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Meadowlark Hospice

Dawn's Notes

Look For The Colors - July 2018
by Dawn Phelps, RN/LMSW

Cayson, a ten-year-old boy from Iowa, had never seen the red color of Santa Claus’ suit until his parents surprised him with a special pair of glasses that Cayson had begged his parents to buy for him.  Cayson said, “I just didn’t really understand what people that aren’t color blind actually saw, and that day was amazing!”

Scott, age 24, had never seen the color purple until he tried on a pair of glasses that he believed were sunglasses.  Scott cried when he saw purple for the first time.  He became giddy when he saw pink and green and set out on an immediate adventure to find more colors in his office and in the yard outside.    

A sixty-six year old man who described himself as “a tough guy” said he cried when he saw color for the first time.  His family had pooled their money to buy him a pair of EnChroma glasses so he could see color. 

The Tennessee Department of Tourist Development installed special viewfinders so color blind tourists can see the stunning transitional colors of the fall foliage in East Tennessee.  The Ober Gatlinburg Resort captured the reactions of those who were color blind in a video when they saw the bright-colored leaves for the first time.  Their reactions varied from surprise, amazement, and tears of joy.

Don McPherson, a PhD glass scientist and founder of EnChroma Lab, made a surprising discovery after designing protective eyewear for laser eye surgeons, glasses meant to make colors more vibrant so doctors could distinguish tissues more easily during surgery.

But Dr. McPherson’s glasses found a new purpose when the doctor let a friend wear the glasses, not knowing that his friend was color blind.  The friend thought they were just sunglasses.  But when he put them on, he could distinguish colors for the first time, and he was amazed!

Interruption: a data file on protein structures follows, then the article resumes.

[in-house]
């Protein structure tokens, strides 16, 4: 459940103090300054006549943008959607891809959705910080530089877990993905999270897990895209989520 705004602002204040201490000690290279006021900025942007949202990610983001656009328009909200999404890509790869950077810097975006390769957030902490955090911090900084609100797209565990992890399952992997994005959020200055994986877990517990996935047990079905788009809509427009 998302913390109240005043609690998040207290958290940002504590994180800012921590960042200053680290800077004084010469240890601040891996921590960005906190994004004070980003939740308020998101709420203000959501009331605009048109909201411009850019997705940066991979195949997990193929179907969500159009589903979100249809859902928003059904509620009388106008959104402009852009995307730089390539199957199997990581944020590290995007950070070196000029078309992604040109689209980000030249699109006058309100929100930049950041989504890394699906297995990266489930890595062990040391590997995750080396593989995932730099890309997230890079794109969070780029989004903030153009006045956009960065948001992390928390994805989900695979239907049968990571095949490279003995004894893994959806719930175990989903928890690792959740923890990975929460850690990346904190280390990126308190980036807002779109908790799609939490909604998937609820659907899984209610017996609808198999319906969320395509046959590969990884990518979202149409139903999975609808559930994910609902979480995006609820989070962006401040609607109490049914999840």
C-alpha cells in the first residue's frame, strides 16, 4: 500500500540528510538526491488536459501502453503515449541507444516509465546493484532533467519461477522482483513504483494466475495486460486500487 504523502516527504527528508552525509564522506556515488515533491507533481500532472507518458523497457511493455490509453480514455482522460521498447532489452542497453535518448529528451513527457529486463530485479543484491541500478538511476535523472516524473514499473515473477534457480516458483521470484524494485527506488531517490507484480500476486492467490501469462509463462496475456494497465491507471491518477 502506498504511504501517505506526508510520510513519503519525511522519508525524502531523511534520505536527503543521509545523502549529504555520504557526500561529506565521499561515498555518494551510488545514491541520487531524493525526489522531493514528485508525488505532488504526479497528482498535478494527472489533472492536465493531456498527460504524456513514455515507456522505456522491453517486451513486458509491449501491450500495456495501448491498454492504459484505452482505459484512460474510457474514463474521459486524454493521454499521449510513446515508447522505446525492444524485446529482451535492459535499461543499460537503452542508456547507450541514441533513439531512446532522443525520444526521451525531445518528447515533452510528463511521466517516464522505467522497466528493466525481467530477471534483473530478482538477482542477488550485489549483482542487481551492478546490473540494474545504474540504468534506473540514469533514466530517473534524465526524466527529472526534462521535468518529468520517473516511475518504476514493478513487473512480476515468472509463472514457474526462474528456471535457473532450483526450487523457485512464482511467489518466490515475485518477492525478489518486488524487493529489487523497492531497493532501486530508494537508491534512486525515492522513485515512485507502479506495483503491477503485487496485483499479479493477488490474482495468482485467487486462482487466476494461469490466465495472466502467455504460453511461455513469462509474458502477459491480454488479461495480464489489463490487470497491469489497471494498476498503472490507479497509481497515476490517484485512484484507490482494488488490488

Red-green color blindness affects 8% of males and 0.5% of females of North European descent.  About 13 million in the United States are color blind and see colors in shades of dull brown and black.  They have no concept of how beautiful and dazzling colors can be or what they are missing out on! 

Color blindness can limit lifetime choices, making some ineligible to be pilots, train drivers, or police officers.  Color blindness can make it difficult to distinguish if a traffic light is red or green—a traffic hazard.  And color blind people miss out on so much beauty that surrounds them daily!

A $300-$400 pair of EnChroma glasses can add richness for some who are color blind, revealing secrets that have been buried for years, and uncovering colors that the recipient could have never imagined!  One man described seeing color as being like “the difference between here and heaven!

Perhaps the experience of losing someone very dear could be compared to color blindness—to seeing the world in tones of brown and black.  After a death, it may be difficult to imagine that life could ever include color or joy again. 

If you are one who is grieving the death of someone special, don’t give up on life.   Like Cayson, the ten-year-old from Iowa who begged his parents to buy him special glasses, you may need to enlist your friends to help you add some color to your life.       

Sometimes seeing color for the first time after a loss can come as a total surprise, at an unexpected time, like looking through a viewfinder and seeing bright reds, oranges, and yellows of autumn right in front of your eyes. 

Deliberately search for enjoyable moments to put bits of joy back into your life, and don’t be afraid to look around for something new.   If necessary ask for help as you look for the colors!   

Call about the next "Living Life after Loss" Group at:
Meadowlark Hospice 709 Liberty Clay Center, Kansas
(785) 632-2225
Dawn Phelps, RN/LMSW, Group Facilitator